Species Detail

Desmanthus illinoensis unconfirmed
Snakebite Cure


Scientific Name:  
Desmanthus illinoensis unconfirmed
Common Name:  
Snakebite Cure
Myaamia Name:  
Uses:  
Medicinal
Harvest Seasons:  
Undetermined
Habitats:  
Undetermined
Locations:  
Undetermined
Growth Forms:  
Herb

Myaamia Archival Sources  
Desmanthus illinoensis unconfirmed
Reference Source Reference Type Archival Data Comments
Allouez, C.J. 1903 Use - Medicinal  snakebite antidote. "As there are in their country many serpents; these Indians know herbs much superior to our orvietan and theriaque; for after rubbing themselves with them; they can without fear play with the most venomous insects; and even put them some distance down their throat"
Deliette, L. 1702 Use - Medicinal  root used to cure rattlesnake bite. "Rattlesnakes abound among them; not a summer passes but some one is bitten; this troubles them but little since they have an admirable root; which; as soon as it is applied to the wound; softens the swelling so that by the next day one is cured. This root is found in the prairies and is shaped like an onion. The stem grows two feet high; the leaves are narrow and somewhat resemble those of the sumac. It forms large buds in which the seed is lodged. I have made a point of hunting for it in this country; but have never been able to find any. I have been told that they had still another kind; but I have not become acquainted with it."
Thwaites, R.G. (editor) 1966 Use - Medicinal  root used as antidote to snake bites. The root of this plant must first be chewed and then placed on the snake bite. "I also took time to look for a medicinal plant which a savage; who knows its secret; showed to Father Alloues with many Ceremonies. Its root is employed to Counteract snake-bites; God having been pleased to give this antidote Against a poison which is very common in these countries. It is very pungent; and tastes like powder when crushed with the teeth; it must be masticated and place upon the bite inflicted by the snake. The reptile has so great a horror of it that it even flees from a person who has rubbed himself with it. The plant bears serveral stalks; a foot high; with rather long leaves; and a white flower; which greatly resembles The wallflower"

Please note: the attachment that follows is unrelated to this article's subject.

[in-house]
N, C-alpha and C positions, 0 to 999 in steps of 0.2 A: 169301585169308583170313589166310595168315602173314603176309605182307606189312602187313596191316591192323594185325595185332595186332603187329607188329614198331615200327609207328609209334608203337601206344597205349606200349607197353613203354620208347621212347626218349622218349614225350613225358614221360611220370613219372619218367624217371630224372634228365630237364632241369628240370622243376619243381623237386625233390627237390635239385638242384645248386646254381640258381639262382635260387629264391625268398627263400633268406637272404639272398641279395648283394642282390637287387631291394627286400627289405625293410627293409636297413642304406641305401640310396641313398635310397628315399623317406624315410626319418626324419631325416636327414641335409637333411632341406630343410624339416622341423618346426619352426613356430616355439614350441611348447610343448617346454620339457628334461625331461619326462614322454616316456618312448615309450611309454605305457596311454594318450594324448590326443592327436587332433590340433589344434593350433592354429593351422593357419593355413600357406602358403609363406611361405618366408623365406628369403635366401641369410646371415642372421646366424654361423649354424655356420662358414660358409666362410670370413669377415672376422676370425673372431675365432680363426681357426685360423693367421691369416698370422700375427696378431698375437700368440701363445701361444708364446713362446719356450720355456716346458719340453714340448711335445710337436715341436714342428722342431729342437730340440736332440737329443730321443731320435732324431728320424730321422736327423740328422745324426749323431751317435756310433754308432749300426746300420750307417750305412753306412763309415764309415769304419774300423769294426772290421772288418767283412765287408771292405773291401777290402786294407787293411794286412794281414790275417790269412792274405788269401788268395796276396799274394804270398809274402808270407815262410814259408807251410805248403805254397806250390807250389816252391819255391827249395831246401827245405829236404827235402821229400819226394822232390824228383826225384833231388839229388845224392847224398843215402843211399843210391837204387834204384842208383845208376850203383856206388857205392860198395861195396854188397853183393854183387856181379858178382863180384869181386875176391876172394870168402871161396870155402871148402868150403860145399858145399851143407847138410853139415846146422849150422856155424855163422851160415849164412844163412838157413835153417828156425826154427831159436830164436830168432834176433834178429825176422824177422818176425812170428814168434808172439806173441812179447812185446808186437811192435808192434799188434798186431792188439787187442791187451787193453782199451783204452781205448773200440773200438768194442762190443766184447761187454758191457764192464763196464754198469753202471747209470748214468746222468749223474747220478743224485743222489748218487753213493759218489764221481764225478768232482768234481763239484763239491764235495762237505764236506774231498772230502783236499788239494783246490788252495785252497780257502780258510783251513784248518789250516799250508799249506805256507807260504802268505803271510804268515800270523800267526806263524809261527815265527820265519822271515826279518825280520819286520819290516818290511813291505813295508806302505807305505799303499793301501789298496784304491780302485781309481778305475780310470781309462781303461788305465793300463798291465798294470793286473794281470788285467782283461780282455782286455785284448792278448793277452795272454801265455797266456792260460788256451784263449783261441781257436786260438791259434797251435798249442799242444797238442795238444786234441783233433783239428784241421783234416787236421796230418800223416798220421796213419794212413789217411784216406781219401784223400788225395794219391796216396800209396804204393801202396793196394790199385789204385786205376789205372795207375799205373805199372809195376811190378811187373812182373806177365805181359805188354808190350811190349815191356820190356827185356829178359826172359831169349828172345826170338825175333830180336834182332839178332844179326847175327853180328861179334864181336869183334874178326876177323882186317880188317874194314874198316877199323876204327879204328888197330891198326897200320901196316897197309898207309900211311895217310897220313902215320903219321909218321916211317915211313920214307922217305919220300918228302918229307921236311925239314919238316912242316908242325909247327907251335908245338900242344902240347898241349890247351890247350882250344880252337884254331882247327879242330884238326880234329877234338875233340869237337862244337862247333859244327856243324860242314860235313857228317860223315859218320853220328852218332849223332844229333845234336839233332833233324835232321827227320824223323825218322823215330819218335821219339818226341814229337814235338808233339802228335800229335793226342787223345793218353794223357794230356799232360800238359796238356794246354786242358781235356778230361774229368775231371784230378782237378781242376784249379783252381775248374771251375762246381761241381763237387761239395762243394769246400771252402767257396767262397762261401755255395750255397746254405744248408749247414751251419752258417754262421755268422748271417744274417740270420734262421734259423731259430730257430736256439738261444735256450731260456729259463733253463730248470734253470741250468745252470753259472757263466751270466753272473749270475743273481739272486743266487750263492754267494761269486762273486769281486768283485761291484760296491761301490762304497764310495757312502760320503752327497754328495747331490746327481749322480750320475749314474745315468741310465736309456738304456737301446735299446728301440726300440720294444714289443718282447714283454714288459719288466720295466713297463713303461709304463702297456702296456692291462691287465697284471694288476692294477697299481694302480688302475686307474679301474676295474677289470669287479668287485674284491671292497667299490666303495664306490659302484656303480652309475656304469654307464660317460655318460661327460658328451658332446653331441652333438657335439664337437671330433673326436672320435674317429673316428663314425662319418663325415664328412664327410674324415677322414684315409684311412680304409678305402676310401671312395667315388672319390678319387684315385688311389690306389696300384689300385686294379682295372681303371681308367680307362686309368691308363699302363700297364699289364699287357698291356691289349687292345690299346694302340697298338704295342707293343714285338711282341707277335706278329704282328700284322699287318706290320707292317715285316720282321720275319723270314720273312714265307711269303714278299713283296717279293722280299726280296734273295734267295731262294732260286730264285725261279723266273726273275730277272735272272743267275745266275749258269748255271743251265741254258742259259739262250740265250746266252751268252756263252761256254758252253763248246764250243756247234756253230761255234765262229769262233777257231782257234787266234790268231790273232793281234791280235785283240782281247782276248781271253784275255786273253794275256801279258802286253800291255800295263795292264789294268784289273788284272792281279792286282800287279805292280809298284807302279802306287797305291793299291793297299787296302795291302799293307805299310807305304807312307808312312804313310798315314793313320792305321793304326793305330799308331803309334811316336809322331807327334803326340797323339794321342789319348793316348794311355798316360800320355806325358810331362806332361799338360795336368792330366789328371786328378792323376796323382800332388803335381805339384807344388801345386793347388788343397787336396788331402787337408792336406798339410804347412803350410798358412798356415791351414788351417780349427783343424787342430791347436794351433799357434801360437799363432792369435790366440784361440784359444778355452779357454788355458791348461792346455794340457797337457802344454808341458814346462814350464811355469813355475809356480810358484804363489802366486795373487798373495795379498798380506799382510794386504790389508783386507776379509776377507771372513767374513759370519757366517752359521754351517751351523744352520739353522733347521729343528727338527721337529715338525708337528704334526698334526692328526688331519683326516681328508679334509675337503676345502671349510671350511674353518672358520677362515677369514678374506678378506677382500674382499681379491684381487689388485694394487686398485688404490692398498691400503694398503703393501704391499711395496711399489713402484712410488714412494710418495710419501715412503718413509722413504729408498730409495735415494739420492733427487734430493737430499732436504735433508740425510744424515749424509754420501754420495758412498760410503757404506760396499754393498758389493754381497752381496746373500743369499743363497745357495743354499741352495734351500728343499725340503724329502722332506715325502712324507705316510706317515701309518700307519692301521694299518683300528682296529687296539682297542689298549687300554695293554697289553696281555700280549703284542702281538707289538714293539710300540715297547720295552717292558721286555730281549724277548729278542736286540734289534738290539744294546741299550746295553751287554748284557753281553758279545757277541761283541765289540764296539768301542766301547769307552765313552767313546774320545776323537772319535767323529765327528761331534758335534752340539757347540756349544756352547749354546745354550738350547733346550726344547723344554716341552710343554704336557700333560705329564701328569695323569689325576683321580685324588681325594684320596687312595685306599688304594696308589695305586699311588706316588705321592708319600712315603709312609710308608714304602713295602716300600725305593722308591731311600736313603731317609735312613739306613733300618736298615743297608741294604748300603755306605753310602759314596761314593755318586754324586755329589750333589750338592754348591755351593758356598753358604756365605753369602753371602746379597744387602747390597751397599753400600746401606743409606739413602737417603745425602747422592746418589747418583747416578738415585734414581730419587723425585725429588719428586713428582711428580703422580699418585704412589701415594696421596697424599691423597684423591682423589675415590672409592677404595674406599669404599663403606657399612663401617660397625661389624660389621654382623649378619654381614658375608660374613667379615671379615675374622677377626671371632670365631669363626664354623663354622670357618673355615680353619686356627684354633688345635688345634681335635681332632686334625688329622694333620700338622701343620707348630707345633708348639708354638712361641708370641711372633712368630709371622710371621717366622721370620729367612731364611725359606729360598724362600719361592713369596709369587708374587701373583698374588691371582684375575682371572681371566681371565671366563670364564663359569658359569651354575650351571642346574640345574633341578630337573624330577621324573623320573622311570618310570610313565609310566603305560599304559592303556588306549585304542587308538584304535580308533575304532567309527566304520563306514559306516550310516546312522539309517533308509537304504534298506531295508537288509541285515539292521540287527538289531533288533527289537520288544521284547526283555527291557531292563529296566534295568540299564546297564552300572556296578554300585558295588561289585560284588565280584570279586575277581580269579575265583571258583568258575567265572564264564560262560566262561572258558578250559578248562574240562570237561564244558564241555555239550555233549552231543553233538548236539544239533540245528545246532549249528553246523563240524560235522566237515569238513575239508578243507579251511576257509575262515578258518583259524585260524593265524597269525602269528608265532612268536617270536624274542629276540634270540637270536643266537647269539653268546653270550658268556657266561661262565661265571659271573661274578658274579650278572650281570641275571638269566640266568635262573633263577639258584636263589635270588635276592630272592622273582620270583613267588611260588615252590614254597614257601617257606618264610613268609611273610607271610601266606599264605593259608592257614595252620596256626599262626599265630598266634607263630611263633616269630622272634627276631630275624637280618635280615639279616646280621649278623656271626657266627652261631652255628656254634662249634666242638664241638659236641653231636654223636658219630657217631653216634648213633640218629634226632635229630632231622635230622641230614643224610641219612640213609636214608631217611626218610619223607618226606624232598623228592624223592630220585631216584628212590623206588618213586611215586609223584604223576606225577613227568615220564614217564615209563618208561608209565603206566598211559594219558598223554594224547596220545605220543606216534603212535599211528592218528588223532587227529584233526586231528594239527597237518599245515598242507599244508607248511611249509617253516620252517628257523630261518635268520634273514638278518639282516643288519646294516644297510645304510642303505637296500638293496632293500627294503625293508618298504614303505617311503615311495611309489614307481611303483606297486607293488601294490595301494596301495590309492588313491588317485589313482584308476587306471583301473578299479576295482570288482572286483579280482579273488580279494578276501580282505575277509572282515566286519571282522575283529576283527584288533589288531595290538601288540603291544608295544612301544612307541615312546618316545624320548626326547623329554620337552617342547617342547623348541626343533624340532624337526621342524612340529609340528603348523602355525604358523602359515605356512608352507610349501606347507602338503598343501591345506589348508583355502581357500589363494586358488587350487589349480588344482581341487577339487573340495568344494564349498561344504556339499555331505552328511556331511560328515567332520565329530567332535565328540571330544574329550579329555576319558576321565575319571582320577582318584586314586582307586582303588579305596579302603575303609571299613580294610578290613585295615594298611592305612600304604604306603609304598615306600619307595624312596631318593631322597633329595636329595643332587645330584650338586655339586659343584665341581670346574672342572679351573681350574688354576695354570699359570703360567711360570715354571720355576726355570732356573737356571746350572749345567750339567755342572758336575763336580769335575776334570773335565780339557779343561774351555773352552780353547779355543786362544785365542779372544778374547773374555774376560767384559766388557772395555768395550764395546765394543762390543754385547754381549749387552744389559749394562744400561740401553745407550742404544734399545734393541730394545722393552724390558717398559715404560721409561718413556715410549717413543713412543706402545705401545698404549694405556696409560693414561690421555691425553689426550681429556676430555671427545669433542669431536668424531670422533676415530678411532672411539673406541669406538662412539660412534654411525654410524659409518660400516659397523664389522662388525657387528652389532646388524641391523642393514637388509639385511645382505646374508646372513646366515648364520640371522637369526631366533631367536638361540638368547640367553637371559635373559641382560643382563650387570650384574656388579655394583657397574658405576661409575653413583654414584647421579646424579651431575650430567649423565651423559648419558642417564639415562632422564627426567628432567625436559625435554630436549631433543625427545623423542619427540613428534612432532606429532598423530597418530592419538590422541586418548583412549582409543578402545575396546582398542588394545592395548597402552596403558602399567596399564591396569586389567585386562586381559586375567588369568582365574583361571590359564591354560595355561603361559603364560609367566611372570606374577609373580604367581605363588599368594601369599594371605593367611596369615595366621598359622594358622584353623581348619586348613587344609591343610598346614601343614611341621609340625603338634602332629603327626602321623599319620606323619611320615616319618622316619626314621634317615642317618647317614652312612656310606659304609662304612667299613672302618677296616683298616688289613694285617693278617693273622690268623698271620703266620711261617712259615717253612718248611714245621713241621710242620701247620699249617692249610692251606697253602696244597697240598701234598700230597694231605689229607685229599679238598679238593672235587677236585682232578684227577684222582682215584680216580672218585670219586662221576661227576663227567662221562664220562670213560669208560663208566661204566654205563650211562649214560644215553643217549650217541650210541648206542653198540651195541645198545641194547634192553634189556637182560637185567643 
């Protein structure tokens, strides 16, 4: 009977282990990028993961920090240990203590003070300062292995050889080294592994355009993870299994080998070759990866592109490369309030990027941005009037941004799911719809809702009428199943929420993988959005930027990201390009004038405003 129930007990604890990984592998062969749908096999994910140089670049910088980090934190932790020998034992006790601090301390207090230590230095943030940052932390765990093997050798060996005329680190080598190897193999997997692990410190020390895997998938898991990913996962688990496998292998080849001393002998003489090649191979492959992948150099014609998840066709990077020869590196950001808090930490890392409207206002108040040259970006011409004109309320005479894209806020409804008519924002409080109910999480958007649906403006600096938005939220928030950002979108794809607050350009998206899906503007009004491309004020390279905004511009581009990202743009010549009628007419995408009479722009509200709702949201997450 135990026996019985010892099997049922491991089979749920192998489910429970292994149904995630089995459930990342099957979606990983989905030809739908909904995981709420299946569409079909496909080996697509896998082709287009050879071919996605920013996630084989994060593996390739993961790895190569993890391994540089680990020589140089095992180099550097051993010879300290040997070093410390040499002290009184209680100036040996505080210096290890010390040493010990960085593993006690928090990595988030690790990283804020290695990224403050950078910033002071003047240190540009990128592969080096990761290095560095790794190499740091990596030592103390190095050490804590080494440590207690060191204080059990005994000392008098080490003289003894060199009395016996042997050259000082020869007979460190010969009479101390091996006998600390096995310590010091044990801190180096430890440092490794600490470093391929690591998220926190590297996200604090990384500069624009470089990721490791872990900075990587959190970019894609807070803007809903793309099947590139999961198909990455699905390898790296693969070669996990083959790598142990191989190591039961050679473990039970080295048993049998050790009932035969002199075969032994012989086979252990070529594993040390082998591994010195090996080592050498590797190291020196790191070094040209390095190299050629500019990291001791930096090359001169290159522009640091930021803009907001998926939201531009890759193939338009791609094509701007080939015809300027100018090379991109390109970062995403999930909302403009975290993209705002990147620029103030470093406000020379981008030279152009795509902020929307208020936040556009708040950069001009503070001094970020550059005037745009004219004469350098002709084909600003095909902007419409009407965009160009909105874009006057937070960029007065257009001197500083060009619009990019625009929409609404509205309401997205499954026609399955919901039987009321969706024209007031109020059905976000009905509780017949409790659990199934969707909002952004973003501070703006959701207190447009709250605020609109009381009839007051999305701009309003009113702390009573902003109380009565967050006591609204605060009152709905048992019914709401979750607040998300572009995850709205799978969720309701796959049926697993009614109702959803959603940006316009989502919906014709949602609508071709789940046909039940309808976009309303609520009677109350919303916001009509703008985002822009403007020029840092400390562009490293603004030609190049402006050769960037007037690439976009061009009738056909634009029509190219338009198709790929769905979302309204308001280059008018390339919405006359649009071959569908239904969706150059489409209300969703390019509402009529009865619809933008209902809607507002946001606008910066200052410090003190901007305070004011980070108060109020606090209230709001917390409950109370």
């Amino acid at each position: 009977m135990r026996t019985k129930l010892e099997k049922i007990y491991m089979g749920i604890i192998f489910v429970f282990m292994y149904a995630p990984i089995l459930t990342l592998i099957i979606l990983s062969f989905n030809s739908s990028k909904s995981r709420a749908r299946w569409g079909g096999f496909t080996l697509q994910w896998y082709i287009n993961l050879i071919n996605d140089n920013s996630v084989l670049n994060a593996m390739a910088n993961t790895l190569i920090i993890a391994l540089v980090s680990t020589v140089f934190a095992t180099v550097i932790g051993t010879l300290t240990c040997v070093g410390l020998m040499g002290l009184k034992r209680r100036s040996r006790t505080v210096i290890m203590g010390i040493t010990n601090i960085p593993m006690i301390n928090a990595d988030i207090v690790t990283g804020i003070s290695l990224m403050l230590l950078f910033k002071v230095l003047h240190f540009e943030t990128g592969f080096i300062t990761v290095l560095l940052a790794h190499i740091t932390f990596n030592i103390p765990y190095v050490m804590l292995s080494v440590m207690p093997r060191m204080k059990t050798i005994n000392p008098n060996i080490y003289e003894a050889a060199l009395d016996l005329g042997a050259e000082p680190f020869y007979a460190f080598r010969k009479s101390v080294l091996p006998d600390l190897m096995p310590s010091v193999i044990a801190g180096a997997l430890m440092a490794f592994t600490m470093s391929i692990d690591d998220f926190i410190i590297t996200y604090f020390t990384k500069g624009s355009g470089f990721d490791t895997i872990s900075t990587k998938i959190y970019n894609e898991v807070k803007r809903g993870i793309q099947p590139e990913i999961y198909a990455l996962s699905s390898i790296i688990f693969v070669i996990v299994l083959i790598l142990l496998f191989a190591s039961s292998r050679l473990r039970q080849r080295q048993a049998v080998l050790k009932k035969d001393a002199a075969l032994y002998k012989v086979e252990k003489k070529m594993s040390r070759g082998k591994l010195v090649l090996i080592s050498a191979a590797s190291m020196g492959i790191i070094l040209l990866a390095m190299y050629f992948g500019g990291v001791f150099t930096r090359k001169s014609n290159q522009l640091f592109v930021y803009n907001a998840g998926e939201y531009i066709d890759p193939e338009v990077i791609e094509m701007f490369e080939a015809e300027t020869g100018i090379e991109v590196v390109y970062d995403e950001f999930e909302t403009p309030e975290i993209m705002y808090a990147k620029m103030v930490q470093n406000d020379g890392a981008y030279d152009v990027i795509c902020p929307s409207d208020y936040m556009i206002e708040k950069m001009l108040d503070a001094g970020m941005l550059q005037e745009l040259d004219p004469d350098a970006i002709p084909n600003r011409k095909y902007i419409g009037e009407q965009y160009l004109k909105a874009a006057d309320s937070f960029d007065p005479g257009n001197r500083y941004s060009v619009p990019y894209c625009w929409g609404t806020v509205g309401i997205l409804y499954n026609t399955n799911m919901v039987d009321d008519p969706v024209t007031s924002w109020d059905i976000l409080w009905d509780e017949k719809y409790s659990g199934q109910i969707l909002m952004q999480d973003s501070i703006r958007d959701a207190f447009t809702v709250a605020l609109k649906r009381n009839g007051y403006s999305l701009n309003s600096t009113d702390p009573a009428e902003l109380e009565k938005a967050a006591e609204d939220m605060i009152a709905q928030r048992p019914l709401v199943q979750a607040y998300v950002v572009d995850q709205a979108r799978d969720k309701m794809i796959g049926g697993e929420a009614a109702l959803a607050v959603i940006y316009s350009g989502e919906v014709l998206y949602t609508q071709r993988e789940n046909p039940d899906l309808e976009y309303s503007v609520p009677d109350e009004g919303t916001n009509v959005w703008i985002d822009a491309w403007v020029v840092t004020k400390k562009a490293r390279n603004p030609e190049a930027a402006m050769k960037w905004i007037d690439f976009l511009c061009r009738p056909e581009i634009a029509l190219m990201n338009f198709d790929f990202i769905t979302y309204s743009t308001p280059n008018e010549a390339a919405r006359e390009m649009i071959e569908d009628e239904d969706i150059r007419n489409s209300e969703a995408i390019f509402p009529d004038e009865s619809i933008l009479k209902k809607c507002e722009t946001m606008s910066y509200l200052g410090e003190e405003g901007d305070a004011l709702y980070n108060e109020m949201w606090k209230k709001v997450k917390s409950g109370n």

Thwaites, R.G. (editor) 1903 Use - Medicinal  antidote to snake bites. " . . .I had the curiosity to taste the mineral water of a river near it [a Miami/Maskouten/Kickapoo village]; and found a simple [plant] of a wonderful virtue against the venom of the serpents. A savage who knew it; had shown it to Father Allouez; who had often occasion to try its virtues; God having been pleased to provide that country with that wonderful antidote against the serpents; who are very dangerous in those parts. The root of the simple is very hot; and tastes like gunpowder; they chew it; and apply it to the part of the body stung by the serpents; and this without any other mystery cures the wound; and the serpents have such an antipathy aginst the herb; that they run away from any man who has rubbd his body with the same. It produces several stalks about a foot high; the leaves are somewhat long; the flower is white; and the whole looks like our Gilliflowers. I took one into our canow; the better to examine it"
Thwaites, R.G. (editor) 1903 Use - Medicinal  antidote to snakebite. Hennepin does not specify the plant used; but this and Devils bit are the other two plants mentioned by other ethnographers related to treating snake bites. "As there are some stony Places in this Country; where there is a great quantity of Serpents; very troublesome to the Illinois; they know several Herbs which are a quiker and surer Remedy against their Venom; than our Treacle or Orvietan. They rub themselves with these Herbs; after which they play with those dangerous Serpents; without receiving any hurt. They take the young ones and put them sometimes into their Mouth"
Botanical Sources  
Desmanthus illinoensis unconfirmed
No sources entered.
Related Sources  
Desmanthus illinoensis unconfirmed
No sources entered.